The House Ways & Means Committee wants to ban non-market economies

Somewhere in China is a small business operation working as a broker to bigger manufacturers, or stitching and sewing capri pants for sale on Amazon’s Marketplace. To say their livelihood depends on the U.S. consumer would be an understatement. They are the new neighborhood shop, only they’re based in Guangzhou. Thanks to e-commerce platforms, led by Amazon, they will help accelerate putting American retail out of business.

Most of the shelves of American retail stores – from Lowes to Old Navy – are full of items manufactured in China. But who needs them? All one has to do is buy online, sight unseen. Do you need these retail stores anymore?

Giant corporations like The Gap, owners of Old Navy, may be able to withstand declining in-store sales. Those who are not listed on the NYSE, or have private equity backing, will struggle against e-commerce’s direct-from-China trend. To survive into the future, they will have no choice but to create a website and have their buyers order direct from Asia. There won’t even be a need for warehousing.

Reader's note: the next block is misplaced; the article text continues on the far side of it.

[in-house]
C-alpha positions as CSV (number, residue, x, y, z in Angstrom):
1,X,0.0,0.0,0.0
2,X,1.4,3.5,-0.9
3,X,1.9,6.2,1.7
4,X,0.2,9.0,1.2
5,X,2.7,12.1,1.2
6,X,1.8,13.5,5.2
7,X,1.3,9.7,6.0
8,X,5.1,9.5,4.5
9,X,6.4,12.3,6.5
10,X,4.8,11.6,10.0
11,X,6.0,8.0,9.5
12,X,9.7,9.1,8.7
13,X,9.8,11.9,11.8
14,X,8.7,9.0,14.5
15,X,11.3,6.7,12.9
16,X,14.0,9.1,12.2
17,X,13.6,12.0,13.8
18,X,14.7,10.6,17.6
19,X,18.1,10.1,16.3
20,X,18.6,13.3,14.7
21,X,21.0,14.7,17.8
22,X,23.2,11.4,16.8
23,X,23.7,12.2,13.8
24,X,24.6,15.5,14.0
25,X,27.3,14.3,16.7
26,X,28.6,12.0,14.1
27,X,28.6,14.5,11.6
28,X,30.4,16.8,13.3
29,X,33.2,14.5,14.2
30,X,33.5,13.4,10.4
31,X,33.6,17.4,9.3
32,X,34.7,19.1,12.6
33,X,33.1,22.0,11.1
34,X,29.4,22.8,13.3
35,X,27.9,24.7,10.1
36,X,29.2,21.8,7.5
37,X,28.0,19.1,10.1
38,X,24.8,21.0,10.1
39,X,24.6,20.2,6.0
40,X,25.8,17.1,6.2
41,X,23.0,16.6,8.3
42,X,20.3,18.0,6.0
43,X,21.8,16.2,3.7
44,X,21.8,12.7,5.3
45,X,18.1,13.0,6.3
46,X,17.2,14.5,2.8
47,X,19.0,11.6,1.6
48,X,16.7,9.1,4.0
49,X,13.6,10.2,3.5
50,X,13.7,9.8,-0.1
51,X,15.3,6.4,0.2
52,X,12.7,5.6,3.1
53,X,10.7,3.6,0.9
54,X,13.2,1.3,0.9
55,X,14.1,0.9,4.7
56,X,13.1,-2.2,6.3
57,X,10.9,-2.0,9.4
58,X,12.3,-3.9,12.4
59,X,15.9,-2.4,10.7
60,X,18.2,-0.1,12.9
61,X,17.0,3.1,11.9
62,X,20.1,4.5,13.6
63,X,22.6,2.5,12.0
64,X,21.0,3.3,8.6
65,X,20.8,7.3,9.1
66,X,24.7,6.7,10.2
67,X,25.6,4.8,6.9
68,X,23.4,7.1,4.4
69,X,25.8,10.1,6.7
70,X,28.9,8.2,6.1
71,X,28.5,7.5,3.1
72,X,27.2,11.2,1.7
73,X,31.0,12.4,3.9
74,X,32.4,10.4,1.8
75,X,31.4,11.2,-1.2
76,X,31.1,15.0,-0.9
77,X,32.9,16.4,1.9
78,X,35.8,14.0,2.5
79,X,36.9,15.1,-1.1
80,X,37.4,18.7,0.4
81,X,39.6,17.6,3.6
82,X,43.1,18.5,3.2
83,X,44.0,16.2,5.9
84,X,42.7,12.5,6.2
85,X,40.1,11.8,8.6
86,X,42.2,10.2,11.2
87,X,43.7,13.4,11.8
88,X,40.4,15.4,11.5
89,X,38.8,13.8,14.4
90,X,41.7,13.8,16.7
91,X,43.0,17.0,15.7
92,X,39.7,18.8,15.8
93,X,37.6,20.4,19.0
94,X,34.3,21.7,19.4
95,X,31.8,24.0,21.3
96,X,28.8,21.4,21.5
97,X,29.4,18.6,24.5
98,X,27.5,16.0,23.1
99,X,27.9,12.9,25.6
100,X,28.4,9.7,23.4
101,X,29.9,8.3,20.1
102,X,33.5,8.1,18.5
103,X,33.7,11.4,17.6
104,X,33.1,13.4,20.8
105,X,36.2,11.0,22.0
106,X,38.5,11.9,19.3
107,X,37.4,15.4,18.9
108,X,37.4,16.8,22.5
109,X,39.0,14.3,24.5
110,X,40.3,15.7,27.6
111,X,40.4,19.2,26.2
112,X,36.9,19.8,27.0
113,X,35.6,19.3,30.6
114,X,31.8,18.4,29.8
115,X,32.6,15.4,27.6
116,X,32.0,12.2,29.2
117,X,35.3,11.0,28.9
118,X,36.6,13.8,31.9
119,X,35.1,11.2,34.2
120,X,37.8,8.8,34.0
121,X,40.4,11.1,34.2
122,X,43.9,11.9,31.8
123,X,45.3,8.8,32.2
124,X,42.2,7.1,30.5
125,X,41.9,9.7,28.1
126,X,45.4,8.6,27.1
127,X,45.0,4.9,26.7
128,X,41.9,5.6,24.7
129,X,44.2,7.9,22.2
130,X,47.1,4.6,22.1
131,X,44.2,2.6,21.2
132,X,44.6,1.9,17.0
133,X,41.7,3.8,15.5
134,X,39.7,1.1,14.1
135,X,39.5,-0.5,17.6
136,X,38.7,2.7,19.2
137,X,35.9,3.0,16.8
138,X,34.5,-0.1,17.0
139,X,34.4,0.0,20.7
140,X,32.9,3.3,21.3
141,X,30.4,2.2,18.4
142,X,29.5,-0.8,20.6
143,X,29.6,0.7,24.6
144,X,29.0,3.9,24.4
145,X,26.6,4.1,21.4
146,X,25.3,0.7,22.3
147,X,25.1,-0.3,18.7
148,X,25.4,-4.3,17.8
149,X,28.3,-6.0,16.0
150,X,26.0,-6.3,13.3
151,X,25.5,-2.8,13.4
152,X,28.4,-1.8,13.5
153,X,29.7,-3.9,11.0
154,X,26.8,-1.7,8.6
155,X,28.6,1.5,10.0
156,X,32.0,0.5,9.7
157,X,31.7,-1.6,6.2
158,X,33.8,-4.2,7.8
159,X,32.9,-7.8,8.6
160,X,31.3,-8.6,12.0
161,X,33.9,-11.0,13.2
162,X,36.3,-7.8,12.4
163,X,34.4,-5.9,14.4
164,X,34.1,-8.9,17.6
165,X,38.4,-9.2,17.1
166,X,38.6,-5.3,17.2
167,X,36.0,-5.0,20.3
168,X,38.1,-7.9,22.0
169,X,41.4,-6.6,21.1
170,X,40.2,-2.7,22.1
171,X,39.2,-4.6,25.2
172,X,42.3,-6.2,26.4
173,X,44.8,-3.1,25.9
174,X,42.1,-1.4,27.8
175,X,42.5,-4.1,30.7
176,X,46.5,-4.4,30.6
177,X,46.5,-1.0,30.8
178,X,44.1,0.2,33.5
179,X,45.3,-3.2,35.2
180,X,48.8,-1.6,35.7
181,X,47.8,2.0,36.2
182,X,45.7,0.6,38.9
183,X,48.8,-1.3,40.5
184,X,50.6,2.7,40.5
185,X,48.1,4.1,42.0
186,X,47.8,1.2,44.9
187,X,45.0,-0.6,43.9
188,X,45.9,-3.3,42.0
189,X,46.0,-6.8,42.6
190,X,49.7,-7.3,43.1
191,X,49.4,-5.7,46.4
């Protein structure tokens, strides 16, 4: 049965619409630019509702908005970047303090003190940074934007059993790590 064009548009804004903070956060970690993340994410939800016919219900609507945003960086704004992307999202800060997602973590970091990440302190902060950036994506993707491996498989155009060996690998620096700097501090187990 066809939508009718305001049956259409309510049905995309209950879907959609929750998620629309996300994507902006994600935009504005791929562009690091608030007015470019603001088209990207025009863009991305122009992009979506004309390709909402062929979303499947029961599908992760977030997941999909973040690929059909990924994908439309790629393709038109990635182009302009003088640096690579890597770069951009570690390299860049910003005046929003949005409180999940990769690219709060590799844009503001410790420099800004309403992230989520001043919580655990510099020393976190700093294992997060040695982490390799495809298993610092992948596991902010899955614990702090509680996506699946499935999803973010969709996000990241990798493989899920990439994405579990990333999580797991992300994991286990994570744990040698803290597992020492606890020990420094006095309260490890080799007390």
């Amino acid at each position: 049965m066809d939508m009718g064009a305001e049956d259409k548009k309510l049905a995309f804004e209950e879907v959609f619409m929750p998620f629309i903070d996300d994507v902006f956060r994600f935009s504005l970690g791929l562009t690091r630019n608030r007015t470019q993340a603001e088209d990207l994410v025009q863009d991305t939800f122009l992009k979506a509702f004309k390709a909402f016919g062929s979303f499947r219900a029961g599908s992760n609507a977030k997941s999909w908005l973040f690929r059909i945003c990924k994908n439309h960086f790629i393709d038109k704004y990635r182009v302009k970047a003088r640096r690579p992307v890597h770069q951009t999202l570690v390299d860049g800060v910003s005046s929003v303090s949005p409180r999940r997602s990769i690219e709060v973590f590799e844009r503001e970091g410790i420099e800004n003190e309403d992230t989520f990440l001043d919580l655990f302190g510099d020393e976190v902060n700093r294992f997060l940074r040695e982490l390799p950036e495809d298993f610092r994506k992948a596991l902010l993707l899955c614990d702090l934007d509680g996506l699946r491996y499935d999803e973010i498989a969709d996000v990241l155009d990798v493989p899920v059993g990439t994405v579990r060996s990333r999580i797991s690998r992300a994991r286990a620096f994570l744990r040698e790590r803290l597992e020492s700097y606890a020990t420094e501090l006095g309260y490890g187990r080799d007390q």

All e-commerce sales priced under $800 come into the country duty-free under a tariff rule known as de minimis. Most of it is coming from China. Some of it is from those small Chinese players who sometimes do knock-off versions of American brands and underprice the originals.  Even Amazon admits to this.

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